Villa Tugendhat, also known as the Tugendhat House, is one of the most important architectural achievements of modernism in the world. Located in Brno, the second largest city in the Czech Republic, the villa was designed by famous architect Ludwig Mies van der Rohe and completed in 1930.
Villa Tugendhat is known for its innovative construction and design, as well as its minimalistic style, representing a symbolic breakthrough in residential architecture. It was home to the Tugendhat family and has been a UNESCO World Heritage Site since 2001.
It is located near the center of Brno, the largest city in Moravia and the second most populous city in the Czech Republic after Prague. Brno is an important cultural center, with theaters, a philharmonic hall, international music festivals, scientific, six universities (including Masaryk University and the Technical University), and tourist destinations.
Although Brno is not the country’s capital, it is home to the headquarters of the central, most important institutions of the judiciary, such as the constitutional court, the Supreme Court, and the ombudsman of the Czech Republic (an independent official affiliated with parliament to whom legal issues can be appealed).
It was designed by Ludwig Mies van der Rohe (commonly known as Mies), a German modernist architect also active in the United States, a leading representative of the International Style (a current of modernist architecture). Mies is also known for his aphorisms: “Less is more,” and “God is hidden in the details.”
The other architect specializing in interior design was Mies’ longtime collaborator, German designer Lilly Reich.
The Tugendhats were a German-Jewish family of textile and oil industrialists. The couple received the land for the family villa from Greta’s father, textile manufacturer Alfred Löw-Beer, who also financed the construction of the house. The Tugendhats lived in the villa for only eight years. Thanks to his good contacts in Germany, Fritz had information about the political situation that arose after Adolf Hitler came to power. He decided to leave Czechoslovakia even before the outbreak of World War II.
The Tugendhats and their two sons went to Switzerland, where they did not feel safe, and since the United States no longer accepted refugees, the family left for Venezuela in January 1941. There in Caracas, they set up a textile factory, which unfortunately did not prosper. After the was, the family wanted to return to Europe, so in 1950 they moved to Switzerland, where eight years later Fritz died of cancer in St. Gallen.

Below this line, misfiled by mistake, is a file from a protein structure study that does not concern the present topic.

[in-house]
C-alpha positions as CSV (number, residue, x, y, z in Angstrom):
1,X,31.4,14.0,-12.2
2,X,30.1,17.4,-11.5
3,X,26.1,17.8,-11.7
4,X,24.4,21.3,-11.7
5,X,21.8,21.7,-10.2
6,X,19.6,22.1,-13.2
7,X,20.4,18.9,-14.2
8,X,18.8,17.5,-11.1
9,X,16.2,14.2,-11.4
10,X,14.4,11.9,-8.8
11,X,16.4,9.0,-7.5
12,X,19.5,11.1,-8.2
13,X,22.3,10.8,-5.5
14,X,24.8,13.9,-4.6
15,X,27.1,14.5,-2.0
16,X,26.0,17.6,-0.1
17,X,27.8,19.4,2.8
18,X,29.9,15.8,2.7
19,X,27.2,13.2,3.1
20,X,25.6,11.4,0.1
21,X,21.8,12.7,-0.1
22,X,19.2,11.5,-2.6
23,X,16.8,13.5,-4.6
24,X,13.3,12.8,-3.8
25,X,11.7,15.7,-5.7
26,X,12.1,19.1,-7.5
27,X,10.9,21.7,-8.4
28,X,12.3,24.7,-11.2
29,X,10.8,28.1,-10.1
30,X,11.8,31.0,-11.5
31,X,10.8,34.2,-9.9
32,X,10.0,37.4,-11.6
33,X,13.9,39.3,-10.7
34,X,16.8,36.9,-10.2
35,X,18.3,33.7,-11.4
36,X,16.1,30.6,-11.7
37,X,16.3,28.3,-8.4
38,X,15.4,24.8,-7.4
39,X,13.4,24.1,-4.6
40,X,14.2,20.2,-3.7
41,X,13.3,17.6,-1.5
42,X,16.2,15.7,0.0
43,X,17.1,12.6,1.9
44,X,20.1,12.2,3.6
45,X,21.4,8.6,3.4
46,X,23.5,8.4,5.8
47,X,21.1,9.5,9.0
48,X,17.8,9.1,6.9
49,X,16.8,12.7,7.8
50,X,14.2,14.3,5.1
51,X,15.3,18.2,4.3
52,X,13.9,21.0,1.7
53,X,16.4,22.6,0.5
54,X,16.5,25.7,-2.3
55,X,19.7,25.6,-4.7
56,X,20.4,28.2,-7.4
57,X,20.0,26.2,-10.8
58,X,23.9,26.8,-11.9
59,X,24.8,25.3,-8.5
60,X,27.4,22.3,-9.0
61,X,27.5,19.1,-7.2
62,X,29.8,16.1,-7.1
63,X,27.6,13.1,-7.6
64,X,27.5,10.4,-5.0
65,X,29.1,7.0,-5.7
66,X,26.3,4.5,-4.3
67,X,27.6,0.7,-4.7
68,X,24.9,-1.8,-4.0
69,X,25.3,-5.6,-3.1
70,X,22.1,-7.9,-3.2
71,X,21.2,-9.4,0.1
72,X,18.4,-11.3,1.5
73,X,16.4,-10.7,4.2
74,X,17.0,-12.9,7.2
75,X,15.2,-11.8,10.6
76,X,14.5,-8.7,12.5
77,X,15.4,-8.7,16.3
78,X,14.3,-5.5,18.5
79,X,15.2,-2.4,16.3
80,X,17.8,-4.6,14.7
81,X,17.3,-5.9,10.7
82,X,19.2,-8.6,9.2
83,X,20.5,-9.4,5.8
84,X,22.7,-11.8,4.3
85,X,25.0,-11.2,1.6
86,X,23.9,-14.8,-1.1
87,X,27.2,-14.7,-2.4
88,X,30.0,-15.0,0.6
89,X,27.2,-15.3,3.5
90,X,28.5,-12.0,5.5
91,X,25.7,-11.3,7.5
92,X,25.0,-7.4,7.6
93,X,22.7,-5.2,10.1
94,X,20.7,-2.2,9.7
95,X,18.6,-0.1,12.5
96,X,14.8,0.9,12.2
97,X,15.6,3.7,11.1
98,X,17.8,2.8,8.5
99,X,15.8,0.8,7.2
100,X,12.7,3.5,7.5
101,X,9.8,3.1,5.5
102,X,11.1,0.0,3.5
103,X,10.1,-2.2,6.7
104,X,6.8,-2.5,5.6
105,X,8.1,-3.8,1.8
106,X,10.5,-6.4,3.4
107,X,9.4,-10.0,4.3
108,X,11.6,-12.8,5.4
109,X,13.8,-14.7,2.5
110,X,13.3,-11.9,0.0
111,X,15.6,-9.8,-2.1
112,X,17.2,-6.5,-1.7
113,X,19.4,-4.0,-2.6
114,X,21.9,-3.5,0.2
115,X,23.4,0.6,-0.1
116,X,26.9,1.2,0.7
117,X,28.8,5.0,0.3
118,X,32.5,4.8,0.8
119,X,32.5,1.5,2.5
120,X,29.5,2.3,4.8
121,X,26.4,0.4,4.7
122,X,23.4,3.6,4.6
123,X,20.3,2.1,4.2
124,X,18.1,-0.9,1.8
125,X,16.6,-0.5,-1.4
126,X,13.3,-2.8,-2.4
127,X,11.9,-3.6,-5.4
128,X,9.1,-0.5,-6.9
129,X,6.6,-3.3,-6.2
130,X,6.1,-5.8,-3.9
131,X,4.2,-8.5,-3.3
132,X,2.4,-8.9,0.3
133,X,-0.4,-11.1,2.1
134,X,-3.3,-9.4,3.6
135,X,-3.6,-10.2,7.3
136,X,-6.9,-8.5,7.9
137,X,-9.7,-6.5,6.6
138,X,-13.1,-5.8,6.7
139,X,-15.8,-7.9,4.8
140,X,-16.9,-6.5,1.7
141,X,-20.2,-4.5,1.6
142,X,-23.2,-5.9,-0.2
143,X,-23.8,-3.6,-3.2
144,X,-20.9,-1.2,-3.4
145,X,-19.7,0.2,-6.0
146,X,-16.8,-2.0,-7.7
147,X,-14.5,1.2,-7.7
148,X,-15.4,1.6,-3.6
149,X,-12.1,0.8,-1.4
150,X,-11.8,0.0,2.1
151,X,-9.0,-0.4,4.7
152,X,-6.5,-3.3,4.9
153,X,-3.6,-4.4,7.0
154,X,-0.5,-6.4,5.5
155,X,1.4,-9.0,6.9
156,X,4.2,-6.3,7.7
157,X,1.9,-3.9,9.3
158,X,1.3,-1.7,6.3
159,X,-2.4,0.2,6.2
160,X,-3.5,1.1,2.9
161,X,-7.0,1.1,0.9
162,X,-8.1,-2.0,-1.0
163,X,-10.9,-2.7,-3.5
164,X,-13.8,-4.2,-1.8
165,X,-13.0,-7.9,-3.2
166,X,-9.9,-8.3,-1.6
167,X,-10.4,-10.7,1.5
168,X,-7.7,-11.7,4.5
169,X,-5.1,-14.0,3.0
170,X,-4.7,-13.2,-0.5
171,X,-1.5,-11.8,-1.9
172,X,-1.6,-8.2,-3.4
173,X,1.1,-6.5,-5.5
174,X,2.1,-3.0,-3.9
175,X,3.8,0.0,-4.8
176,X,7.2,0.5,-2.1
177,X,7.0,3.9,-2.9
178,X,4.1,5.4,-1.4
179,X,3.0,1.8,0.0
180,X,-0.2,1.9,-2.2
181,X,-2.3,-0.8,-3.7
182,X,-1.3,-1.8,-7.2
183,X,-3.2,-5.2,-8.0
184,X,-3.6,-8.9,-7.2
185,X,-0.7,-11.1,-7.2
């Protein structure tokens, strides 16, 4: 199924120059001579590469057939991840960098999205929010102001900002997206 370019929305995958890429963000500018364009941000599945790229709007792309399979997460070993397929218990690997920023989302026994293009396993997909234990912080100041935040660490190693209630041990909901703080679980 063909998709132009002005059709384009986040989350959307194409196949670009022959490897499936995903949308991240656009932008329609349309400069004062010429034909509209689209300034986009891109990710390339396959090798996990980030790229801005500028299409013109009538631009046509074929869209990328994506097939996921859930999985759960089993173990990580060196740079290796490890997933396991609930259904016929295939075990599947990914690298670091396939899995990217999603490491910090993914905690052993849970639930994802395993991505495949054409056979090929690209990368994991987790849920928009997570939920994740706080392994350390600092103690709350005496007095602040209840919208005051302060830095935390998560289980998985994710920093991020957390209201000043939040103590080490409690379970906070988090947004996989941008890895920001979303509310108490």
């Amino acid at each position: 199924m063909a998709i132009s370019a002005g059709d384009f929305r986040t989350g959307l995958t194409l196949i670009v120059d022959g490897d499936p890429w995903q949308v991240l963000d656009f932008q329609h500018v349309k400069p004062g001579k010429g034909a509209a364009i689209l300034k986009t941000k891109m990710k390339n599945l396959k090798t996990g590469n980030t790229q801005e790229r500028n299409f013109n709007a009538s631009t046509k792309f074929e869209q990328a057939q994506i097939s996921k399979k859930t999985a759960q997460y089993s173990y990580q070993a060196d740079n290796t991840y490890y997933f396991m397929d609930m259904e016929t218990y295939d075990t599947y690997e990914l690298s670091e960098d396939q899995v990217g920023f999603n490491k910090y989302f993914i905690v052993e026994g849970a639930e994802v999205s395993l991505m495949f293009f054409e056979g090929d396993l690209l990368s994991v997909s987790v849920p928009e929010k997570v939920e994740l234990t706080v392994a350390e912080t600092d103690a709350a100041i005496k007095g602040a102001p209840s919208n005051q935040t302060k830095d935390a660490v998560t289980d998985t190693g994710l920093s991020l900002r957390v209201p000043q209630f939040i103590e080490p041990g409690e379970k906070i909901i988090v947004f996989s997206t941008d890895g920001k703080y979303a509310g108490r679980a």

Fritz and Greta Tugendhat were the parents of German philosopher Ernst Tugendhat and art historian Daniela Hammer-Tugendhat, considered a pioneer of feminist art history.
It was built at the same time as Mies’ Barcelona Pavilion (“German Pavilion”), the exhibition pavilion for the German Reich at the 1929 Barcelona World Exhibition, also designed by Mies.
Villa Tugendhat is located on the slope of Černá pole, in the northeastern part of Brno, on a vast plot of 0.73 hectares. The architect took advantage of the topography of the site and designed a three-story building with a steel frame structure, with the top floor accessed from the street, and the two lower levels visible from the garden, where the building is integrated into the slope.
From the street side, the house presents itself as a small, unimpressive, one-story pavilion, while from the garden side, the façade is dominated by large glazing. Thanks to them, the interior is perfectly illuminated, and the residents are provided with a beautiful view of the garden and the surroundings. The glazing, made of high-quality glass, is one of the villa’s most distinctive elements.
The interior has been arranged in such a way as to achieve a lot of free space with the best possible light. The villa is devoid of any ornamentation, but the interior is warm and welcoming thanks to the use of natural patterned materials, such as aragonite and travertine, and mahogany wood-all the materials used are of the highest quality.